The quest to destroy the One Ring of Power before Sauron, the Dark Lord of Mordor, can conquer all of Middle Earth concludes in this third chapter of J. R. R. Tolkien's action-packed fantasy adventure. Four young, formerly sheltered heroes must dredge courage from deep within themselves to face the challenges before them as Middle Earth's peace-loving inhabitants seek to save their world.


Is it any good?


This concluding volume of Tolkien's three-book epic, The Lord of the Rings, maintains the dark desperation of its predecessor. Even amid all the celebration that occurs after the free peoples achieve their victory, sadness is there also, for good magic passes on with the vanquishing of sorcery, and the dominance of the human race begins.

But for all this gravity, the story is laced with humor and beauty, and although it is very much an adult tale, it appeals to younger readers. Tolkien's writing is dense and the writing style veers from heroic to homespun, but the plot unfolds with relentless vigor. He brilliantly describes Middle Earth -- reverently, in the case of magnificent structures and natural features, and with eloquent dread when he depicts the horror of Sauron's works.

Families can talk about...

  • Families can talk about Merry and Pippin. Who were they at the start of the series and who have they become?

  • The ending of this series is bittersweet. What is lost from the world of Middle Earth? Why do you think Gandalf now thinks it's time for him to visit Tom Bombadil and leave the Hobbits in charge of saving the Shire?

  • All seems lost to characters at many points in the quest. How do they find hope? What does Sam look at in Mordor to ground him again? How does Eowyn become hopeful again? Denethor completely loses hope -- what happens to him?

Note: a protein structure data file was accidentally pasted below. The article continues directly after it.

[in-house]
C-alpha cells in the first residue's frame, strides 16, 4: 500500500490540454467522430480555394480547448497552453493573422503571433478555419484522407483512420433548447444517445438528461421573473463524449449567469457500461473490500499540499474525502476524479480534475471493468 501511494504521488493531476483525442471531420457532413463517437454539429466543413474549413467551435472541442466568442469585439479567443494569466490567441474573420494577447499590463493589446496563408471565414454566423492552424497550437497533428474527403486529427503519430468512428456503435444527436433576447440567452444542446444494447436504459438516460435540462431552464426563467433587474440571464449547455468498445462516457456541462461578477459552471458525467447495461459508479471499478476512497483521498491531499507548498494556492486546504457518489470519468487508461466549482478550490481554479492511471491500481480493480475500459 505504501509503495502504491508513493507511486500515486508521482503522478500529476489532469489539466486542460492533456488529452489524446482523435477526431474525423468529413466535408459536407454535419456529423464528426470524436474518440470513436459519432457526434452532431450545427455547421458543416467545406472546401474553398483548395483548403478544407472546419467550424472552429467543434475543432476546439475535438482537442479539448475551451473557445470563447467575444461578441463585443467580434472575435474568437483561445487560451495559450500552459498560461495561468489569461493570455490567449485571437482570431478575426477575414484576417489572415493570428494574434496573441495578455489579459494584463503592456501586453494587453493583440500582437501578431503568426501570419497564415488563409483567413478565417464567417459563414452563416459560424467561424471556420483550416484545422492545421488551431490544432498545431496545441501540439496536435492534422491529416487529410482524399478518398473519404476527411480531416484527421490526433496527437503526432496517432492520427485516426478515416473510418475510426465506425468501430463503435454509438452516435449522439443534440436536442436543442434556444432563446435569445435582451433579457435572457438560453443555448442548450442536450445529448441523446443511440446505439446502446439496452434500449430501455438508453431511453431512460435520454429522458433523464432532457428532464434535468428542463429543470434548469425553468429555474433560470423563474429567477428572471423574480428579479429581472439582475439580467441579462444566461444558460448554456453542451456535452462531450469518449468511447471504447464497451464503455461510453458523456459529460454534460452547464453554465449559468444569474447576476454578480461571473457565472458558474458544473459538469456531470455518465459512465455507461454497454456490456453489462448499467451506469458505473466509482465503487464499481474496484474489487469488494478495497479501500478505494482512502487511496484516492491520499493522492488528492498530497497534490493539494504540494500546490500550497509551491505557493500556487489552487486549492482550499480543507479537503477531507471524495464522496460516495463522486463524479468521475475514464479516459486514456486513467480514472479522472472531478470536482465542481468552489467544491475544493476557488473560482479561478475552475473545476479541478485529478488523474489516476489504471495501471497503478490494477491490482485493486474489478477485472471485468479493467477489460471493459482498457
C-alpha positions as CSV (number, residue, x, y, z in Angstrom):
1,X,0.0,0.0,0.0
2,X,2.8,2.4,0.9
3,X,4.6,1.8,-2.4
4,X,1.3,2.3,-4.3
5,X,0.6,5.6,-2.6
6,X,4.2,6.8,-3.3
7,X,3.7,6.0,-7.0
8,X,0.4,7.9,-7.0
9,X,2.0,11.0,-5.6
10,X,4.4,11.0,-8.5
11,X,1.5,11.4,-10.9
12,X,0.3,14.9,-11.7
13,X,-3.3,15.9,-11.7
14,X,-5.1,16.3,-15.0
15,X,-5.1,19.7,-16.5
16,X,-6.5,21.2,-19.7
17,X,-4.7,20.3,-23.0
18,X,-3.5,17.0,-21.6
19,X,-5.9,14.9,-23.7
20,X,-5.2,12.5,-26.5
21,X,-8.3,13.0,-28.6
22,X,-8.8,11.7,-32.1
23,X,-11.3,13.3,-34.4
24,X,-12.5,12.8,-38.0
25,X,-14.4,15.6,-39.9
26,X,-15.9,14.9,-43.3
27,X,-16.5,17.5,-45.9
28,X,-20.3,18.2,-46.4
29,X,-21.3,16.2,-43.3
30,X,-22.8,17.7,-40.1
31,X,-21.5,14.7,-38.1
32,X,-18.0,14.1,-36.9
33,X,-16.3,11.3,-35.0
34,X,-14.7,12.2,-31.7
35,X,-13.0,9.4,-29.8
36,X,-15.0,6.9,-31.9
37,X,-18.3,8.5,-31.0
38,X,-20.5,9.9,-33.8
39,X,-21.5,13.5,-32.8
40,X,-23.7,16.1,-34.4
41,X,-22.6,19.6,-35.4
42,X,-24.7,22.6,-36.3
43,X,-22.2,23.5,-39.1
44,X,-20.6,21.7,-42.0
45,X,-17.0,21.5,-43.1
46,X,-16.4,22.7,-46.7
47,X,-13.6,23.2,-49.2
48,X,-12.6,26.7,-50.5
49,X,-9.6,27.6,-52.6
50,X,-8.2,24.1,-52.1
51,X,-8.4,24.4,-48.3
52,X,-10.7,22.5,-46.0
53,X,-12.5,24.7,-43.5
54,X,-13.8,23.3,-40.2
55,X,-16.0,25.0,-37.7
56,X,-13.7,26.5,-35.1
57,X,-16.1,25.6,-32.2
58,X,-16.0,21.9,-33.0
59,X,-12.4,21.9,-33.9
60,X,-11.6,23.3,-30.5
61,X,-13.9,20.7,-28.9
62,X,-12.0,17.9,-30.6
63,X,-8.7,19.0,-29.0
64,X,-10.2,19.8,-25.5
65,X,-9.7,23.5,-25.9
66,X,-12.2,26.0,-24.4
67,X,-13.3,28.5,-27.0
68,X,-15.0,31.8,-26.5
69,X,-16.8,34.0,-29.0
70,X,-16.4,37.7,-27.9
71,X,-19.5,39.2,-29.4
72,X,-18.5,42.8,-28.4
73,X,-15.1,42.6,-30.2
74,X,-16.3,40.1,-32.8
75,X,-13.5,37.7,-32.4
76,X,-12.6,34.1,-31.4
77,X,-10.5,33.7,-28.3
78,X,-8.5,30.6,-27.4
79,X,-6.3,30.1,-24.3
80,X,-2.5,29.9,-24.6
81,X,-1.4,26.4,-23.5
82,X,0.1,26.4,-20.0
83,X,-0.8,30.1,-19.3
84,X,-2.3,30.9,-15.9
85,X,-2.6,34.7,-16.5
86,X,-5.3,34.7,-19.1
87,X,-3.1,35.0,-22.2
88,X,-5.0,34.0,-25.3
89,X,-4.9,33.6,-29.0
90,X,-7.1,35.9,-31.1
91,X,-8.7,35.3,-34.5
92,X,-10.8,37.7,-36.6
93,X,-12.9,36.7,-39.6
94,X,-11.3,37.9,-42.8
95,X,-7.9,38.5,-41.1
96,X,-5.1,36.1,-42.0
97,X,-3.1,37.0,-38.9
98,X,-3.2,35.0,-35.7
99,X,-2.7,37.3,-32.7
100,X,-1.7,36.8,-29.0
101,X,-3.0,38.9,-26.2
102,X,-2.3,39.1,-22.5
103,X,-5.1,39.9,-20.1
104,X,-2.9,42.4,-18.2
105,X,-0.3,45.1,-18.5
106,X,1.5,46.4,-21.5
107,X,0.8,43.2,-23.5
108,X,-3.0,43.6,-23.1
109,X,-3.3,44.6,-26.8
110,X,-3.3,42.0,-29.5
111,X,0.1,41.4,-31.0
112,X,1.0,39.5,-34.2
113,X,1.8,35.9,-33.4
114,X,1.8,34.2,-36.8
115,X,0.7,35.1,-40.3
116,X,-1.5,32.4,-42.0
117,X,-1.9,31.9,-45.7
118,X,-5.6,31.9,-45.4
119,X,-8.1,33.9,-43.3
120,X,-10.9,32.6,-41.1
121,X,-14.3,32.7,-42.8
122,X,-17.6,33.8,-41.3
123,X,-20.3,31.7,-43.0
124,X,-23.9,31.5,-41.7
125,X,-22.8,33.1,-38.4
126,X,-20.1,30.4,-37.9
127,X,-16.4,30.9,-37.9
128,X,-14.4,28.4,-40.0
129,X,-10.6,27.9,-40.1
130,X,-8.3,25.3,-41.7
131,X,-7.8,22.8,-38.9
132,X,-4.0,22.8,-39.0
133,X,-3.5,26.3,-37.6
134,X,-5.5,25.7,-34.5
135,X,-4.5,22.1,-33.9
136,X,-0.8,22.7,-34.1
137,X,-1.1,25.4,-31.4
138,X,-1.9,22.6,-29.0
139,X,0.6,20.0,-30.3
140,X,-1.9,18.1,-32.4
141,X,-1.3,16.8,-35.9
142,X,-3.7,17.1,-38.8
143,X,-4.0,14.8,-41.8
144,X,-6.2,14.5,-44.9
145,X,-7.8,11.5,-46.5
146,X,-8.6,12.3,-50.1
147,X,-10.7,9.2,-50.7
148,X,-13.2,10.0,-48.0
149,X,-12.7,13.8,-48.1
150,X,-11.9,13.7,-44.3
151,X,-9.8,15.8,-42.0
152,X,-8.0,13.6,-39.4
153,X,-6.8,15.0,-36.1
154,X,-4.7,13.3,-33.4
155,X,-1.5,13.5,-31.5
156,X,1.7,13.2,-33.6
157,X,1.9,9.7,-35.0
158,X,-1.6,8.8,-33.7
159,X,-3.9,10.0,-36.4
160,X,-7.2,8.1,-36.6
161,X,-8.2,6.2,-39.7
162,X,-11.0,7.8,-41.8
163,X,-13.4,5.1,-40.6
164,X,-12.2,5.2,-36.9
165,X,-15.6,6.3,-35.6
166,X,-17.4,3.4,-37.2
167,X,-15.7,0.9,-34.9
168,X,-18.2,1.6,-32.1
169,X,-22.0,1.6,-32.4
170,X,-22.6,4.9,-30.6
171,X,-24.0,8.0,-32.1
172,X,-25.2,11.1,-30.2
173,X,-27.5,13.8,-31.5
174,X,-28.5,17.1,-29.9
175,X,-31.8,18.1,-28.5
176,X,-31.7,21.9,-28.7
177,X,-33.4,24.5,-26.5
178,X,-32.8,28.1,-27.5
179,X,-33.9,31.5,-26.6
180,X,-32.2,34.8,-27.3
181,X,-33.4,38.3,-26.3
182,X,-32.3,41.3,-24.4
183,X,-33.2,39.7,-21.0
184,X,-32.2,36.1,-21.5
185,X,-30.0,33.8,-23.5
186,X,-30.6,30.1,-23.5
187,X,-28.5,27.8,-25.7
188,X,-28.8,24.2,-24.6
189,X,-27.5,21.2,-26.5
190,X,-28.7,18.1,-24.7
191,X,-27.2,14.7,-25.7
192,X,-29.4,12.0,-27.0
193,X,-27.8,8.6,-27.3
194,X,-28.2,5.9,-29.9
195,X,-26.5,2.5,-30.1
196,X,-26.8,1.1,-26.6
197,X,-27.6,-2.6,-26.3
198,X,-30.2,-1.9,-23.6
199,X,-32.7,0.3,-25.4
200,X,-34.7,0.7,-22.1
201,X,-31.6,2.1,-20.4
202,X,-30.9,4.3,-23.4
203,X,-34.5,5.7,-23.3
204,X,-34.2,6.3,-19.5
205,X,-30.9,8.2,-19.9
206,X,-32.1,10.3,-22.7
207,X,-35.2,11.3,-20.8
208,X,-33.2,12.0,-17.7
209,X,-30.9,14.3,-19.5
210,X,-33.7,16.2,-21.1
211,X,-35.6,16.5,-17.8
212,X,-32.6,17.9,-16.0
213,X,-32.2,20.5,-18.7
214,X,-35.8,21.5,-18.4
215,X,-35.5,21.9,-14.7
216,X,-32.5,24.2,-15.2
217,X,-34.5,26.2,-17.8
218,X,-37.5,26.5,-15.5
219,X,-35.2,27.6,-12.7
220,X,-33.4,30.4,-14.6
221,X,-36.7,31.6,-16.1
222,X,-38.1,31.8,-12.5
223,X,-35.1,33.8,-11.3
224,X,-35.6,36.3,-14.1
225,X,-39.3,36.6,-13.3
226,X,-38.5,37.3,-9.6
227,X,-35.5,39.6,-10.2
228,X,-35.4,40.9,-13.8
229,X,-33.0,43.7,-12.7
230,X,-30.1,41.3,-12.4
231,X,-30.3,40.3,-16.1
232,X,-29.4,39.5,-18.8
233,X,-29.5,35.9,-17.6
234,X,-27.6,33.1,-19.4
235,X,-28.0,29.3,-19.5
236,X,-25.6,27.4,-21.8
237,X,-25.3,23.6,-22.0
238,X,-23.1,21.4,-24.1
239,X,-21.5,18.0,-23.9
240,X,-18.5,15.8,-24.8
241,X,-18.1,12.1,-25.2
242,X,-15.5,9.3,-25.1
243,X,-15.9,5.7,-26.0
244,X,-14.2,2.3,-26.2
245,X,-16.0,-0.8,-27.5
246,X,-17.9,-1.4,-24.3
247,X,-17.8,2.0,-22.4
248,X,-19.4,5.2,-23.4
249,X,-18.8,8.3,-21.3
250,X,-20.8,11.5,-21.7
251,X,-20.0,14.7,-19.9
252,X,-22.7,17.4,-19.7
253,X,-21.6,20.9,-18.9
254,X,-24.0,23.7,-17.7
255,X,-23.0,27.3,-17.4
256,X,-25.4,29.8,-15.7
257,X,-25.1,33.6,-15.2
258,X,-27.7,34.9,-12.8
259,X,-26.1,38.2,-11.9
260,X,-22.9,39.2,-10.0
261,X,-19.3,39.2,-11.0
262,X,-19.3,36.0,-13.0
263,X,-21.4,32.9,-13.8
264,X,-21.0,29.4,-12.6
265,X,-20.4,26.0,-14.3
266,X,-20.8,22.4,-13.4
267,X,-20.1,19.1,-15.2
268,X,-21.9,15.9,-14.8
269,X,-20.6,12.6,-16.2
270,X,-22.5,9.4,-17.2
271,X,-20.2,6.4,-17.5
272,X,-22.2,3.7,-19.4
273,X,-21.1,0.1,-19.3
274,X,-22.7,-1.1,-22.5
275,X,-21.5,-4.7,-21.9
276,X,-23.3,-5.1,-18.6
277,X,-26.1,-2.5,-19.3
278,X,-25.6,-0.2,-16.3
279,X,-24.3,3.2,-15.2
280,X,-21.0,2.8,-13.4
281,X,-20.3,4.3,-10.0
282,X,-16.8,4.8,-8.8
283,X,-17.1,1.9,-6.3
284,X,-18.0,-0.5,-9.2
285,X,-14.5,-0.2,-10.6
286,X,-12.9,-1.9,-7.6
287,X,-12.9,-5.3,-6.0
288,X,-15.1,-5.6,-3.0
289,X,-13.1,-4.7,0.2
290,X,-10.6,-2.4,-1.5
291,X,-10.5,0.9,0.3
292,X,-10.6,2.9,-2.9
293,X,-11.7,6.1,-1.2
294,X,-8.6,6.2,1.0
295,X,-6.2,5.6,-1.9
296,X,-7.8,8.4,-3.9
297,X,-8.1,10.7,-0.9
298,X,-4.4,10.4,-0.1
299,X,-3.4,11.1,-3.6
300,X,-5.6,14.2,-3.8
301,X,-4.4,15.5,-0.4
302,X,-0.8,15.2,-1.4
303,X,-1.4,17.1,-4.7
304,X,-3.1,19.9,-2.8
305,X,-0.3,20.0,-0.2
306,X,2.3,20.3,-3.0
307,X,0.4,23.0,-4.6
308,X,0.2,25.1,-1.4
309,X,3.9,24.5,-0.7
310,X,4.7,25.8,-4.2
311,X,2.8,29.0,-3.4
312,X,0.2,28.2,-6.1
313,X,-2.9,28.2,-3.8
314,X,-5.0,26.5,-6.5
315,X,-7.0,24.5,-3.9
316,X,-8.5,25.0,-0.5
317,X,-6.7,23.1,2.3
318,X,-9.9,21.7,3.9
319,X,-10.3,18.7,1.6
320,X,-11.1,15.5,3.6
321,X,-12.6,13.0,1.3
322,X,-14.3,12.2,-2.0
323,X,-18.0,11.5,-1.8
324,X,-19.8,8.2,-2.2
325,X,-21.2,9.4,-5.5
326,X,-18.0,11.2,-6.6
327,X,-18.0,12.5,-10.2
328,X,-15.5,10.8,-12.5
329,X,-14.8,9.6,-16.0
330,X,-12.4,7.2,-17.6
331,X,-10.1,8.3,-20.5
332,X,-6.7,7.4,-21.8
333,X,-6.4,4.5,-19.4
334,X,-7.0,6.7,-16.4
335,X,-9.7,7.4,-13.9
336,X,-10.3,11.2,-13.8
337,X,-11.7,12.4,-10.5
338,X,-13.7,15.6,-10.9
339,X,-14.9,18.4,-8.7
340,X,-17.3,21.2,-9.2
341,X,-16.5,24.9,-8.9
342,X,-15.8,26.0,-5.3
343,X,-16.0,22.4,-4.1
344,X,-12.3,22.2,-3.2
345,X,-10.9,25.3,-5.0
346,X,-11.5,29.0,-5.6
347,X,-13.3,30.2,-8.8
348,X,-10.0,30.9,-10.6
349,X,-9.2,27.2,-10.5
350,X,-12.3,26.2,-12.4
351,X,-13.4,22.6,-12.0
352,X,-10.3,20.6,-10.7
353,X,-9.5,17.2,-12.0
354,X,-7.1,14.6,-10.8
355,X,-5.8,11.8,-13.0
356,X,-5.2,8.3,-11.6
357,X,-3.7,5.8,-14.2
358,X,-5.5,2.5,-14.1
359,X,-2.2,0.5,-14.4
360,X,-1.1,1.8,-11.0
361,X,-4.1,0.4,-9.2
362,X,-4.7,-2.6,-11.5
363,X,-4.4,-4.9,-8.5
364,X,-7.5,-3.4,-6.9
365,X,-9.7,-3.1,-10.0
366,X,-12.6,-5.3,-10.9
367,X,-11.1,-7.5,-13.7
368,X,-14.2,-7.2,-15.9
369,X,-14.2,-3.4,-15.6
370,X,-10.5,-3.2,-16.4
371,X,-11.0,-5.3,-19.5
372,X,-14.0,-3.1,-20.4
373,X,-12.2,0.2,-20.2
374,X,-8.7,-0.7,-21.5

Book details

Author:J.R.R. Tolkien
Topics:Magic and fantasy, Princesses and fairies, Adventures, Friendship
Book type:Fiction
Publisher:Houghton Mifflin Children's Books
Publication date:October 20, 1955
Number of pages:520
Publisher's recommended age(s):12 - 14

This review of The Return of the King was written by

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Teen, 14 years old Written byCaesar_12219 April 9, 2008


I read this book in the third grade, and have read it some 5 or six times since. It is simply THE best fantasy book that has ever been written. C.S. Lewis and J.K. Rowling just lack the ingenuity or the skill to weave a tale of such depth and magic. We pass through the spectrum of human character, through greed, hate, lust, friendship, loyalty, courage, and evil, but most importantly hope. In a world that grows darker daily, with the world of men outmumbered and surrounded, the elves sundered, and the dwarves dispersed, it is the heroic tale of small people who change the world, and mercy which in the end saves it. Gandalf, alone defying the witch-king of Angmar, alone holding the gates, Eowyn, protecting the dying body of her king and father with her own life, pitted against a foe she knows is much more powerful then her, and in the foreground, Frodo, fighting against the consuming power of the ring, and Sam helping him. And the characters also are marvelously well developed: Denethor, driven mad with hopelessness from his visions in the Palantir, Gollum, torn between his lust for the ring and his promise to protect his master, and Frodo, slowly weakening under the power of the ring, supported only by Sam. This is, to put it mildly, a must-read for every single person on the face of the globe over the age of 8.
Teen, 14 years old Written byrockndramakid@a... April 9, 2008

God, you think someone should be 12 to read this?

You've got to be insane! I read The Hobbit and LOTR when I was 7! It has been my absolute favorate series since! Seriously, how can this scare anyone? There's no graphics! If you haven't read it, YOU HAVE TO!
Teen, 15 years old Written bySAR April 9, 2008

I Loved It!

I first read this book when I was 9 and have read it several more times since then (I would read it more, it's just a really long book!). This is the book that began my love of the fantasy genre. It's a classic that everybody should read!